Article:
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THE ADVENTURES OF SHERLOCK HOLMES

by Arthur Conan Doyle


He had hardly shut the door behind him when Holmes rose to put on
his overcoat. "There is something in what the fellow says about
outdoor work," he remarked, "so I think, Watson, that I must
leave you to your papers for a little."

It was after five o'clock when Sherlock Holmes left me, but I had
no time to be lonely, for within an hour there arrived a
confectioner's man with a very large flat box. This he unpacked
with the help of a youth whom he had brought with him, and
presently, to my very great astonishment, a quite epicurean
little cold supper began to be laid out upon our humble
lodging-house mahogany. There were a couple of brace of cold
woodcock, a pheasant, a pate de foie gras pie with a group of
ancient and cobwebby bottles. Having laid out all these luxuries,
my two visitors vanished away, like the genii of the Arabian
Nights, with no explanation save that the things had been paid
for and were ordered to this address.

Just before nine o'clock Sherlock Holmes stepped briskly into the
room. His features were gravely set, but there was a light in his
eye which made me think that he had not been disappointed in his
conclusions.

"They have laid the supper, then," he said, rubbing his hands.

"You seem to expect company. They have laid for five."

"Yes, I fancy we may have some company dropping in," said he. "I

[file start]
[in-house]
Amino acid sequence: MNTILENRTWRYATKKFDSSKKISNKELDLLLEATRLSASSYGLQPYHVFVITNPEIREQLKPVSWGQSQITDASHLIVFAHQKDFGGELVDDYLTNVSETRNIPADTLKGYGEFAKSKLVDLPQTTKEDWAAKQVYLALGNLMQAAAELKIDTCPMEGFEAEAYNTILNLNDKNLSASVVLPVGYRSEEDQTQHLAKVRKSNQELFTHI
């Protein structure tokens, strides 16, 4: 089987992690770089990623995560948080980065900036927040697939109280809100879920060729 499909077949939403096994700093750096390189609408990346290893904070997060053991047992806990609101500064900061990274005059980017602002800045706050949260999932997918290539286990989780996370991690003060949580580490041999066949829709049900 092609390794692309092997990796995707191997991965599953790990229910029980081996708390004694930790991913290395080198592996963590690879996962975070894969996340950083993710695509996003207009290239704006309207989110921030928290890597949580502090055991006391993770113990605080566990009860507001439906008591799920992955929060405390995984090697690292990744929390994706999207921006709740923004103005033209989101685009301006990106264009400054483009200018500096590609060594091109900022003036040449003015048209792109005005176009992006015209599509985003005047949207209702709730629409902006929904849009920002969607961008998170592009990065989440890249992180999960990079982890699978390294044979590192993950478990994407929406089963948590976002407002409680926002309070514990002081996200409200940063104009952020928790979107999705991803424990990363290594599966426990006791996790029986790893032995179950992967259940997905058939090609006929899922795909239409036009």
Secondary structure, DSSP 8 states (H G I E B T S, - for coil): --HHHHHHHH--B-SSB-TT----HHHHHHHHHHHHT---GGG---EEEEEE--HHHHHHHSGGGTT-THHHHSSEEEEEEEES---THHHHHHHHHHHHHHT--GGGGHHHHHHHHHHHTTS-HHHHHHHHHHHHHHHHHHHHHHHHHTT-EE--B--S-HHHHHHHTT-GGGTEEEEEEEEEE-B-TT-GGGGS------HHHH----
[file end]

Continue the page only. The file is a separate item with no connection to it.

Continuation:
am surprised that Lord St. Simon has not already arrived. Ha! I
fancy that I hear his step now upon the stairs."

It was indeed our visitor of the afternoon who came bustling in,
dangling his glasses more vigorously than ever, and with a very
perturbed expression upon his aristocratic features.

"My messenger reached you, then?" asked Holmes.

"Yes, and I confess that the contents startled me beyond measure.
Have you good authority for what you say?"

"The best possible."

Lord St. Simon sank into a chair and passed his hand over his
forehead.

"What will the Duke say," he murmured, "when he hears that one of
the family has been subjected to such humiliation?"

"It is the purest accident. I cannot allow that there is any
humiliation. "

"Ah, you look on these things from another standpoint."

"I fail to see that anyone is to blame. I can hardly see how the
lady could have acted otherwise, though her abrupt method of
doing it was undoubtedly to be regretted. Having no mother, she
had no one to advise her at such a crisis."

"It was a slight, sir, a public slight," said Lord St. Simon,
tapping his fingers upon the table.

"You must make allowance for this poor girl, placed in so
unprecedented a position."

"I will make no allowance. I am very angry indeed, and I have
been shamefully used."

"I think that I heard a ring," said Holmes. "Yes, there are steps
on the landing. If I cannot persuade you to take a lenient view
of the matter, Lord St. Simon, I have brought an advocate here
who may be more successful." He opened the door and ushered in a
lady and gentleman. "Lord St. Simon," said he "allow me to
introduce you to Mr. and Mrs. Francis Hay Moulton. The lady, I
think, you have already met."



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